Matte Jersey
by Shannon Gifford
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  • Matte Jersey

    You'll love the way this fabric feels! The softness and sheen combine for a beautiful knit, which can be used for a wide variety of garment projects.


    Handwash with a drop of baby shampoo in a basin of cool water. Roll in a towel to squeeze out excess moisture, then lay flat to dry.

    Needles and Thread:

    Jersey or stretch needles, size 11, are the best choice for matte jersey. Use a cotton covered polyester or all polyester thread for construction.

    Seams, Seam Finishes, and Hems:

    Use a zigzag stitch, 2.0 length, 1.5 width for construction seams. If you have a serger, a 3 thread balanced stitch is recommended. Seam finishes are not necessary, as the fabric does not ravel. Hems can be twin-needle stitched, using a 2.5/75 stretch twin needle. You'll want this narrower width between the two needles to be in balance with the delicate nature of the fabric. A narrow coverstitch is also a good choice for hemming matte jersey.


    If your pattern has an area requiring interfacing, use the lightest weight fusible. Touch of Gold is a good choice. Test your fabric with a scrap of fusible to make certain the lines of the interfacing are not visible from the right side. If they are visible, choose a sew-in fabric for interfacing; a good choice is swimwear lining.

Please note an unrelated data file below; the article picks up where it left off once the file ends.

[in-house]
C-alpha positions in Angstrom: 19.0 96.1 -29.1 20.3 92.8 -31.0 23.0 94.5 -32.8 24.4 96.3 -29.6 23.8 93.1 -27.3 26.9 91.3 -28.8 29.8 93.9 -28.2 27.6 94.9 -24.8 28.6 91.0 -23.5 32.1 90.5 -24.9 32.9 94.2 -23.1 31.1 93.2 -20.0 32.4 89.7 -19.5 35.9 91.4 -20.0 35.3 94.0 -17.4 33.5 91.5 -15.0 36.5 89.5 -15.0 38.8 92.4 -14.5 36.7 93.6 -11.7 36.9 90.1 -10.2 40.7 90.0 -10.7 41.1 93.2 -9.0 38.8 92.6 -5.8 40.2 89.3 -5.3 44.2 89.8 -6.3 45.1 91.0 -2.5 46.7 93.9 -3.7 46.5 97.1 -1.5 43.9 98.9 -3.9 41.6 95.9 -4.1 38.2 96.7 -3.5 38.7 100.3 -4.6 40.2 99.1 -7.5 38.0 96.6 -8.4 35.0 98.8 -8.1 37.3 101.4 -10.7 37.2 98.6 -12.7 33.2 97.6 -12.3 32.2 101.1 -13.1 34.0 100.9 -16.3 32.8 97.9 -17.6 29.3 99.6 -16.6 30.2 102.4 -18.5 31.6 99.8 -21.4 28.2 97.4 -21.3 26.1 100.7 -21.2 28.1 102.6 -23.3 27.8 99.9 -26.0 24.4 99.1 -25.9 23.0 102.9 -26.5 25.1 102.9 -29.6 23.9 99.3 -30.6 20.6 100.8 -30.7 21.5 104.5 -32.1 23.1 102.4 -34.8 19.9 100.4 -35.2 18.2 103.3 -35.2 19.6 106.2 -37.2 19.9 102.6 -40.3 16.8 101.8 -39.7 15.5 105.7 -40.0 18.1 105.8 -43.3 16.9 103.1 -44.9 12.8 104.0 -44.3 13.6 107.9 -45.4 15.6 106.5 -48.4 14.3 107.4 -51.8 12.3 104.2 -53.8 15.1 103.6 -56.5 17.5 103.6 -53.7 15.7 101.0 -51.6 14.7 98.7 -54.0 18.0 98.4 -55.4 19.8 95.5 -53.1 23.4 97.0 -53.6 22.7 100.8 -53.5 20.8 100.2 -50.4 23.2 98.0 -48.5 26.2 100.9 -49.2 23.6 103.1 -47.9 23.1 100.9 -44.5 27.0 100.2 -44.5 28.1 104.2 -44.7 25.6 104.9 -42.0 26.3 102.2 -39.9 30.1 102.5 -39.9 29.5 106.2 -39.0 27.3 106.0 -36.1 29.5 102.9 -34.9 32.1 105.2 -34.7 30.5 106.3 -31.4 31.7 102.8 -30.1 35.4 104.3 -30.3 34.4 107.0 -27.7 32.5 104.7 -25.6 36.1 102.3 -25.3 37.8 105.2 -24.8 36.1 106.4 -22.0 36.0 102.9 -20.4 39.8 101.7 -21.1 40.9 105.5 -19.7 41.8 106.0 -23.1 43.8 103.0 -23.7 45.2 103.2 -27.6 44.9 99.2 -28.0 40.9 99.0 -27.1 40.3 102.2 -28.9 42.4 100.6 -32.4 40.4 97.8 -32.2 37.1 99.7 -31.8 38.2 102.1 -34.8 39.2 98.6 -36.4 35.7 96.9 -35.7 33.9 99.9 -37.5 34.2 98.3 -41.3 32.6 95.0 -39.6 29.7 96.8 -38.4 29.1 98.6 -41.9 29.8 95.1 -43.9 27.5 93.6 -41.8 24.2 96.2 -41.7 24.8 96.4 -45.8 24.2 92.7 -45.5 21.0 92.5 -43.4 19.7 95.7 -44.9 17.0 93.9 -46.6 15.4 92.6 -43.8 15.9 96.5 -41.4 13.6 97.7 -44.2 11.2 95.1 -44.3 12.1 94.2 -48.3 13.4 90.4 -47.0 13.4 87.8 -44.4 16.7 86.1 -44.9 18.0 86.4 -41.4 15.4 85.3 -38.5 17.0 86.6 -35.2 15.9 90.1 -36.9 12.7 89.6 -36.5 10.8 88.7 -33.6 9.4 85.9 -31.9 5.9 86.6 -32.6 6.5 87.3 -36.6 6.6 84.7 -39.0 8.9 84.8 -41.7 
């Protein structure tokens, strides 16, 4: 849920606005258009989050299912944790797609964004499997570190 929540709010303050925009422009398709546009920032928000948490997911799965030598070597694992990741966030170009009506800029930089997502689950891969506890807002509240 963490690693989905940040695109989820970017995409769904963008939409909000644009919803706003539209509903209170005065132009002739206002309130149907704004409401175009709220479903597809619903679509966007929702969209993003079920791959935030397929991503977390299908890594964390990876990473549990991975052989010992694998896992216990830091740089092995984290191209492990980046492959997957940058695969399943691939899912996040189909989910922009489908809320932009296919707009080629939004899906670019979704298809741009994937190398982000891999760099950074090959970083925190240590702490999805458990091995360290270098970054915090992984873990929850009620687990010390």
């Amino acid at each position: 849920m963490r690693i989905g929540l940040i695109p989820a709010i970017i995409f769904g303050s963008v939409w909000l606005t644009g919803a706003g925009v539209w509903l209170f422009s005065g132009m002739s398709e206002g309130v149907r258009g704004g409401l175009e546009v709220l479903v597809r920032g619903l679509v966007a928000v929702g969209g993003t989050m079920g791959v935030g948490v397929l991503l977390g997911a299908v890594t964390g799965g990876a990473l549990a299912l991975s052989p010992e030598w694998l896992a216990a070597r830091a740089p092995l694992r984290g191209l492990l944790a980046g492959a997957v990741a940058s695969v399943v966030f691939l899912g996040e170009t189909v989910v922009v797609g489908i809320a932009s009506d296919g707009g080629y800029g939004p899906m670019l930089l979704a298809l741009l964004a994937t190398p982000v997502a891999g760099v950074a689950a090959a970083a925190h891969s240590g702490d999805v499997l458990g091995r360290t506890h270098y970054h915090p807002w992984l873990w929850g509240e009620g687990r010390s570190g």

Pattern Suggestions:

    Tanks, tops, turtlenecks, cowlnecks, shrugs, shawls, dresses, drapey skirts, draped details, eveningwear, gored skirts, full pants, kimono-style jackets.

    Creative Possibilities:

    Try mixing this fabric with lace for a truly comfortable, feminine garment. Stretch lace is recommended for this combination. Lay the lace flat on the jersey and pin or baste in place. Stitch the lace in place with a zigzag stitch, then carefully trim the fabric behind the lace. You might choose to add beads or sequins for an evening garment.

    Additional Tips:

    Use medium to low heat when pressing the seams in this fabric, and use a press cloth.

    Copyright (c) 2018 by EmmaOneSock